Schedule some family travel. Even a day trip can be enriching for children. Let your kids participate in the planning—researching your destination and planning your route. It’s a chance to learn map skills—and practice their math skills—as they calculate distance traveled. While in the car, tune in an educational children’s podcast the whole family can enjoy, like Highlights Hangout. An audio experience can be a nice alternative to screen time.
“Loiter” at the library (really, it’s OK). Sign up for your local library’s summer reading program, and allow your kids to browse the shelves and choose their own books. Studies show that reading as few as 4 or 5 books over the summer can have a positive impact similar to that of summer-school enrollment.
Get your game on! Dig out the board games you never have time to play during the school year. Some of them are great at giving kids practice at doing math: Monopoly, Connect Four, Ticket to Ride, and Rush Hour. A yard game such as cornhole requires on-the-spot addition. Even hopscotch helps reinforce math skills. Word games such as Boggle can help with spelling.
Puzzle it out. Keep a supply of puzzle and activity books in the kids’ sight line and within easy reach—and download a few good puzzle apps for their tablets. Mazes, logic puzzles, word, and math puzzles—beautifully illustrated and made to look like the fun they are—reinforce a myriad of essential skills. They also help kids learn concentration, persistence, and multiple ways of solving a problem—all crucial skills for growth mindsets and school success.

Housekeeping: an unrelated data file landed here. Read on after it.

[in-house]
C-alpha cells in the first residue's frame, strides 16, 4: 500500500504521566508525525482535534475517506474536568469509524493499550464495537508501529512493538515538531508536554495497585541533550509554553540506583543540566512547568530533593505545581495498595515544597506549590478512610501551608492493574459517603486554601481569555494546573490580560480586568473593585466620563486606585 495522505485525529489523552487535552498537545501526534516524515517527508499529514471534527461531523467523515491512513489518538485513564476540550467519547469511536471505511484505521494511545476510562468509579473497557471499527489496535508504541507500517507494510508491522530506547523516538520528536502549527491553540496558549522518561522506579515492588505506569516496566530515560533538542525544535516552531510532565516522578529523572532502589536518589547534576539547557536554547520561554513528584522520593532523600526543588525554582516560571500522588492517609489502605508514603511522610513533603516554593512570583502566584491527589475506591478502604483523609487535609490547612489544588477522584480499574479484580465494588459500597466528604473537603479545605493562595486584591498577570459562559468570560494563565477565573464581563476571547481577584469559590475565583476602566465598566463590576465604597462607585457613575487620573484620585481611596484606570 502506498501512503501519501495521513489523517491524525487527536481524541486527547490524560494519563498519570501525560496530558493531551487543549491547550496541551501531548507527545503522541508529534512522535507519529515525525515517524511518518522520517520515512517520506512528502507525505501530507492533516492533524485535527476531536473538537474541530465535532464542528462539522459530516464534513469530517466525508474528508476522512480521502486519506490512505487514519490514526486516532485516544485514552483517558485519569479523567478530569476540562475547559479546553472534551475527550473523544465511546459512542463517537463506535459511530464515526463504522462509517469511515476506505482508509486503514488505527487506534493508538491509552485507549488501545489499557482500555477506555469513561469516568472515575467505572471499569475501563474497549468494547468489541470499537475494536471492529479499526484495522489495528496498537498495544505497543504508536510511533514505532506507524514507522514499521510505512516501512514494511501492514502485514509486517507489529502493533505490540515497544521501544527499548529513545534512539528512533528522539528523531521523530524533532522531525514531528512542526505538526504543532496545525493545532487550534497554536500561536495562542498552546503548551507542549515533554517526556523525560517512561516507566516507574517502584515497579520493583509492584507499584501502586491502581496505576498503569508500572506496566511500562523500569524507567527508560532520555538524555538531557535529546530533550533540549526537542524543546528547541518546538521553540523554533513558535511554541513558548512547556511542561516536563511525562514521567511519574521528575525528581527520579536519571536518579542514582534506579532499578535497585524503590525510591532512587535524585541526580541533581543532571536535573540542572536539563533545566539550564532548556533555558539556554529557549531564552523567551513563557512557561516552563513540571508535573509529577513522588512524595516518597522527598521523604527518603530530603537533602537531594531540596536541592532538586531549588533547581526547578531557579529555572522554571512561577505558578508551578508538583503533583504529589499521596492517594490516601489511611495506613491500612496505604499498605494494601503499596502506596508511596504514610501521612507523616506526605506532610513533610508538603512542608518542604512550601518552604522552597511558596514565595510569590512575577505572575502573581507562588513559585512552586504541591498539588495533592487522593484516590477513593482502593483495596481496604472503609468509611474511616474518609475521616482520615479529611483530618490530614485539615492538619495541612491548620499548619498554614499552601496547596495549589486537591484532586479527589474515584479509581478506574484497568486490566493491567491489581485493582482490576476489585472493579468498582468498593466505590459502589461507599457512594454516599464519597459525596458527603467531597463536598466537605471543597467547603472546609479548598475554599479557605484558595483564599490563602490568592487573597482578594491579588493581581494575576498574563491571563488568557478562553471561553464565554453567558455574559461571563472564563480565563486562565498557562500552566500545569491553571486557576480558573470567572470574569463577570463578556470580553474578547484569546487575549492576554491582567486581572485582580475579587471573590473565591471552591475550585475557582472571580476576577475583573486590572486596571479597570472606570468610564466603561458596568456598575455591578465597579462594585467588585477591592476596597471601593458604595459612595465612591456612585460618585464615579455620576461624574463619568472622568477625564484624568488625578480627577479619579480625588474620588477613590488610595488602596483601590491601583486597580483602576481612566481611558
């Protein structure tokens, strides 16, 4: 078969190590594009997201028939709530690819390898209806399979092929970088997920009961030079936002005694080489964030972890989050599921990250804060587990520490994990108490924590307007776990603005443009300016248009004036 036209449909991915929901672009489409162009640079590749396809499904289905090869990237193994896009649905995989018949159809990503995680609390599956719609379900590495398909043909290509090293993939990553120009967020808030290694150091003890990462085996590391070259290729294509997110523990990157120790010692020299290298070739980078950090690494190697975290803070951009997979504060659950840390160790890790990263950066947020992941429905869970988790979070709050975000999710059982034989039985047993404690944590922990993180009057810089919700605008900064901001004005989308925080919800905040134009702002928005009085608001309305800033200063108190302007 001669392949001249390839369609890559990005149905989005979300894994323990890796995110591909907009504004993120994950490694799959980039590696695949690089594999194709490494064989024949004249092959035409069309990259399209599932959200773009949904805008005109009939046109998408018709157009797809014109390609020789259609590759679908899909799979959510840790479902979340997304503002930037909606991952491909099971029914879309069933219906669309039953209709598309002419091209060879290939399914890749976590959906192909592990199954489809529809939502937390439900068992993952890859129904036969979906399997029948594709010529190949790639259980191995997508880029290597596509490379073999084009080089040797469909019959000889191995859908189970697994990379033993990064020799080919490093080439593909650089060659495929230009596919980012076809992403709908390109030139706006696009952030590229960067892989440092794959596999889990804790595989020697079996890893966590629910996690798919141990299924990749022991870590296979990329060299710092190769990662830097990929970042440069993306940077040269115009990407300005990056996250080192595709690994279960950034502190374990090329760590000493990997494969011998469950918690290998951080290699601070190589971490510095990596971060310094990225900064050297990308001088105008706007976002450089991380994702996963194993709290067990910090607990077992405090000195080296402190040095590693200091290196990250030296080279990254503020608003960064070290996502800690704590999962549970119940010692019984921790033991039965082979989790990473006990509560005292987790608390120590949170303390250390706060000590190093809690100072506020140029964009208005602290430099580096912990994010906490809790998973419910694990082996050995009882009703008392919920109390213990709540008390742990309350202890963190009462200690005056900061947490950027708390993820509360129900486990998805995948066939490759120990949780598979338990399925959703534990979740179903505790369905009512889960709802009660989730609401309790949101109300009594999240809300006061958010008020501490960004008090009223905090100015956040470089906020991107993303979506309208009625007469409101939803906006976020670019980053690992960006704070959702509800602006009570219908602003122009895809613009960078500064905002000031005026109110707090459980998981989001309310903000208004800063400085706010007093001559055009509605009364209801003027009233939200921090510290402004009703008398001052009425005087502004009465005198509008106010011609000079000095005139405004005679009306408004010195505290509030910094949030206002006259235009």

Summer is a great time for discovery and exploration, and it’s an easy setup. This year, take the summer slide into family fun and learning—and create a softer landing for your child when school begins next fall.
Christine French Cully is Chief Purpose Officer and Editor in Chief at Highlights for Children. As Chief Purpose Officer, Cully’s focus is on growing awareness and implementation of the Highlights purpose, core beliefs, and values—to help actualize the organization’s vision for a world where all children can become people who can change the world for the better....
When we learn a new skill and then go several months without performing it, the skill tends to atrophy. To prevent what’s referred to as the “summer slide,” it’s important to help your child practice newly acquired math skills over the long summer months.
Show them the value of money